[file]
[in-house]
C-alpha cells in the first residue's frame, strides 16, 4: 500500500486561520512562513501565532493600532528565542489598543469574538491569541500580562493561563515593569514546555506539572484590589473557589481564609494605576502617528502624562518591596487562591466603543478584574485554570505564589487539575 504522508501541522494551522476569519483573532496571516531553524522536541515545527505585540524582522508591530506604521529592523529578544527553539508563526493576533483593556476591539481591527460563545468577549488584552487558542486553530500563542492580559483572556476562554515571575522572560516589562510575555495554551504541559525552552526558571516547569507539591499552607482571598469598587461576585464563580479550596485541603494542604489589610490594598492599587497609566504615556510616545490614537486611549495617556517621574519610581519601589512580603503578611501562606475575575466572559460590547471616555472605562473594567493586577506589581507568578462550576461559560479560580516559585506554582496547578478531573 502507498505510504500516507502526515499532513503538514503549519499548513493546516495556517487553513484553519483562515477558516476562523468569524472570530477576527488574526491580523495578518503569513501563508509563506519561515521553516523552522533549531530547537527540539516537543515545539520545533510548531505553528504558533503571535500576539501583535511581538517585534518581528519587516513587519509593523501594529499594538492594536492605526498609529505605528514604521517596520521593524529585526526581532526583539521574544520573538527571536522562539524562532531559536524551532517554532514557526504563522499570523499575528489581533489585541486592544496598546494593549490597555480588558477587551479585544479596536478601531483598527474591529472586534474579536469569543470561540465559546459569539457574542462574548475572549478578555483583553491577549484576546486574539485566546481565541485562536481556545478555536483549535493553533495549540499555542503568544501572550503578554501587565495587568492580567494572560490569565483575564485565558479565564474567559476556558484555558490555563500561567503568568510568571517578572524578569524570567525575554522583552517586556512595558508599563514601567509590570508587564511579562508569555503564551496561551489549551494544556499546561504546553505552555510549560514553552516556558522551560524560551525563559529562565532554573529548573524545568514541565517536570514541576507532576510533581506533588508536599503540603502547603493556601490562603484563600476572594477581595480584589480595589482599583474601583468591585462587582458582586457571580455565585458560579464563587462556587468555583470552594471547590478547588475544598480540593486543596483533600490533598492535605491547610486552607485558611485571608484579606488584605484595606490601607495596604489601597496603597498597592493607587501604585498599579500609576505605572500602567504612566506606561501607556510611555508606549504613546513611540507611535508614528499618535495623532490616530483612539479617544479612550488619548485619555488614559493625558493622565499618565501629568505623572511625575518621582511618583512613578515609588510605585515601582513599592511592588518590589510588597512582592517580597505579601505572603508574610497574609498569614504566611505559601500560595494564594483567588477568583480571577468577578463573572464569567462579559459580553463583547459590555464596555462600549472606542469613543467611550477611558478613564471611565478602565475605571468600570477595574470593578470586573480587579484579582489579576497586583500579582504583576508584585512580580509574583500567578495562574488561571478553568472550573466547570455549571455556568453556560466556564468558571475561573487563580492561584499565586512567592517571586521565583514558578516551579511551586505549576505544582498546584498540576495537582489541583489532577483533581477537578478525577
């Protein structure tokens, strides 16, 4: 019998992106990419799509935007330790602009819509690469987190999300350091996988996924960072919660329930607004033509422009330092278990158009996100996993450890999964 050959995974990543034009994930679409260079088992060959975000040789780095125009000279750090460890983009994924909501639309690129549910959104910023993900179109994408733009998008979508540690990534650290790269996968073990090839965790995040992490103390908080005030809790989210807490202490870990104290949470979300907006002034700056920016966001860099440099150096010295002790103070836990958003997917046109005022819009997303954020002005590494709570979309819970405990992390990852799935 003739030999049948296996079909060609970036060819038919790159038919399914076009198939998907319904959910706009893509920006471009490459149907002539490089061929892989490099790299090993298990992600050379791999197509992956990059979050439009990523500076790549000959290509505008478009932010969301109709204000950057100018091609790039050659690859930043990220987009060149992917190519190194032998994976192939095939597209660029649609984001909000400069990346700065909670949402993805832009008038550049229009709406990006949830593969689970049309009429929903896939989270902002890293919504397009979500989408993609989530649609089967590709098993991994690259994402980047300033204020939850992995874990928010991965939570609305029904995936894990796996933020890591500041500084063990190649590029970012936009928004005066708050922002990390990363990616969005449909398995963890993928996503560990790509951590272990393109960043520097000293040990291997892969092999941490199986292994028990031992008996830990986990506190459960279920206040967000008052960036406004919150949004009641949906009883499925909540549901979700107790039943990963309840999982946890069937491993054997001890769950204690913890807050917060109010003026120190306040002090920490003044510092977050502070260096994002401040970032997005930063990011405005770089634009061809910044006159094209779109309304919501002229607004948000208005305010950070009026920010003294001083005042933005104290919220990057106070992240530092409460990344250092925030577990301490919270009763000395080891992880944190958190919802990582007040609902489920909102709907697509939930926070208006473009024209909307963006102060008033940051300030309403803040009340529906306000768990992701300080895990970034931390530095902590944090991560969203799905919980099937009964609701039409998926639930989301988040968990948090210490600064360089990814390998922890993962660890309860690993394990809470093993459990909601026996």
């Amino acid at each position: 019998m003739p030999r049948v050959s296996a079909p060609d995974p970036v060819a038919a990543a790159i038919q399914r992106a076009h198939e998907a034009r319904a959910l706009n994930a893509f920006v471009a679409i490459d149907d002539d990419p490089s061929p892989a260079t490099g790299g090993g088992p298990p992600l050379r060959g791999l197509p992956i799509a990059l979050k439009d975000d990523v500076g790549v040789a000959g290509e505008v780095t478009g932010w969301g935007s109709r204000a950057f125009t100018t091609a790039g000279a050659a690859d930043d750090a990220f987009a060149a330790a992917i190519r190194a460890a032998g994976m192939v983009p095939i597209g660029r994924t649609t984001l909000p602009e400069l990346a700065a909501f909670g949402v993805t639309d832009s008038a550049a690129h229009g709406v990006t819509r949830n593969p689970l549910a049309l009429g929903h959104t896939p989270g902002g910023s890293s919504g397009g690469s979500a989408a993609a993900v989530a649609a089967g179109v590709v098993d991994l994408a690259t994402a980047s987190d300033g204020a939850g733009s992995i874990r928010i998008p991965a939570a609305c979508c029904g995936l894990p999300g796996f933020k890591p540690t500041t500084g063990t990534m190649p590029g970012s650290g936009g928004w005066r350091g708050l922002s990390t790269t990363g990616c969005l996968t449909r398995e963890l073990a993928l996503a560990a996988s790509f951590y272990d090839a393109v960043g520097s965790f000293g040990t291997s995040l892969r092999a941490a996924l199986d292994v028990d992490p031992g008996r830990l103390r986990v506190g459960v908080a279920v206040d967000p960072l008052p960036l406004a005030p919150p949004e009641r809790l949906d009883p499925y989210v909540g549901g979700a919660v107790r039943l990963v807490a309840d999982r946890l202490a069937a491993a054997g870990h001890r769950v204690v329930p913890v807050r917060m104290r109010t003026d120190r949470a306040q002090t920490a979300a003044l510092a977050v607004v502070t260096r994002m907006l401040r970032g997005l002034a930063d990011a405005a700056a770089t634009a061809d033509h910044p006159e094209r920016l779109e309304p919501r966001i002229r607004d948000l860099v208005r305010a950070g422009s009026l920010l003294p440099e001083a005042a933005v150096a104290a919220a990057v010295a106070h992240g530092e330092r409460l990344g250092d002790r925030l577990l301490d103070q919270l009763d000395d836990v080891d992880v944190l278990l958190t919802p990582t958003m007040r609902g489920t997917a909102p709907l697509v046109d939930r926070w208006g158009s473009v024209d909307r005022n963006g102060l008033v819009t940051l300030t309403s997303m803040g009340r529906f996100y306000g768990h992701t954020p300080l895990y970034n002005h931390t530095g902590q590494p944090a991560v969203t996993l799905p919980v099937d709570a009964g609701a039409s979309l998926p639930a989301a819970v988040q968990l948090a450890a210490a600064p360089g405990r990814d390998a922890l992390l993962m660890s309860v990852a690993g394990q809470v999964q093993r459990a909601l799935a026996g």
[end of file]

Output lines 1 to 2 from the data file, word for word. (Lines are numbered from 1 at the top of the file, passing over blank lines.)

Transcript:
[in-house]
C-alpha cells in the first residue's frame, strides 16, 4: 500500500486561520512562513501565532493600532528565542489598543469574538491569541500580562493561563515593569514546555506539572484590589473557589481564609494605576502617528502624562518591596487562591466603543478584574485554570505564589487539575 504522508501541522494551522476569519483573532496571516531553524522536541515545527505585540524582522508591530506604521529592523529578544527553539508563526493576533483593556476591539481591527460563545468577549488584552487558542486553530500563542492580559483572556476562554515571575522572560516589562510575555495554551504541559525552552526558571516547569507539591499552607482571598469598587461576585464563580479550596485541603494542604489589610490594598492599587497609566504615556510616545490614537486611549495617556517621574519610581519601589512580603503578611501562606475575575466572559460590547471616555472605562473594567493586577506589581507568578462550576461559560479560580516559585506554582496547578478531573 502507498505510504500516507502526515499532513503538514503549519499548513493546516495556517487553513484553519483562515477558516476562523468569524472570530477576527488574526491580523495578518503569513501563508509563506519561515521553516523552522533549531530547537527540539516537543515545539520545533510548531505553528504558533503571535500576539501583535511581538517585534518581528519587516513587519509593523501594529499594538492594536492605526498609529505605528514604521517596520521593524529585526526581532526583539521574544520573538527571536522562539524562532531559536524551532517554532514557526504563522499570523499575528489581533489585541486592544496598546494593549490597555480588558477587551479585544479596536478601531483598527474591529472586534474579536469569543470561540465559546459569539457574542462574548475572549478578555483583553491577549484576546486574539485566546481565541485562536481556545478555536483549535493553533495549540499555542503568544501572550503578554501587565495587568492580567494572560490569565483575564485565558479565564474567559476556558484555558490555563500561567503568568510568571517578572524578569524570567525575554522583552517586556512595558508599563514601567509590570508587564511579562508569555503564551496561551489549551494544556499546561504546553505552555510549560514553552516556558522551560524560551525563559529562565532554573529548573524545568514541565517536570514541576507532576510533581506533588508536599503540603502547603493556601490562603484563600476572594477581595480584589480595589482599583474601583468591585462587582458582586457571580455565585458560579464563587462556587468555583470552594471547590478547588475544598480540593486543596483533600490533598492535605491547610486552607485558611485571608484579606488584605484595606490601607495596604489601597496603597498597592493607587501604585498599579500609576505605572500602567504612566506606561501607556510611555508606549504613546513611540507611535508614528499618535495623532490616530483612539479617544479612550488619548485619555488614559493625558493622565499618565501629568505623572511625575518621582511618583512613578515609588510605585515601582513599592511592588518590589510588597512582592517580597505579601505572603508574610497574609498569614504566611505559601500560595494564594483567588477568583480571577468577578463573572464569567462579559459580553463583547459590555464596555462600549472606542469613543467611550477611558478613564471611565478602565475605571468600570477595574470593578470586573480587579484579582489579576497586583500579582504583576508584585512580580509574583500567578495562574488561571478553568472550573466547570455549571455556568453556560466556564468558571475561573487563580492561584499565586512567592517571586521565583514558578516551579511551586505549576505544582498546584498540576495537582489541583489532577483533581477537578478525577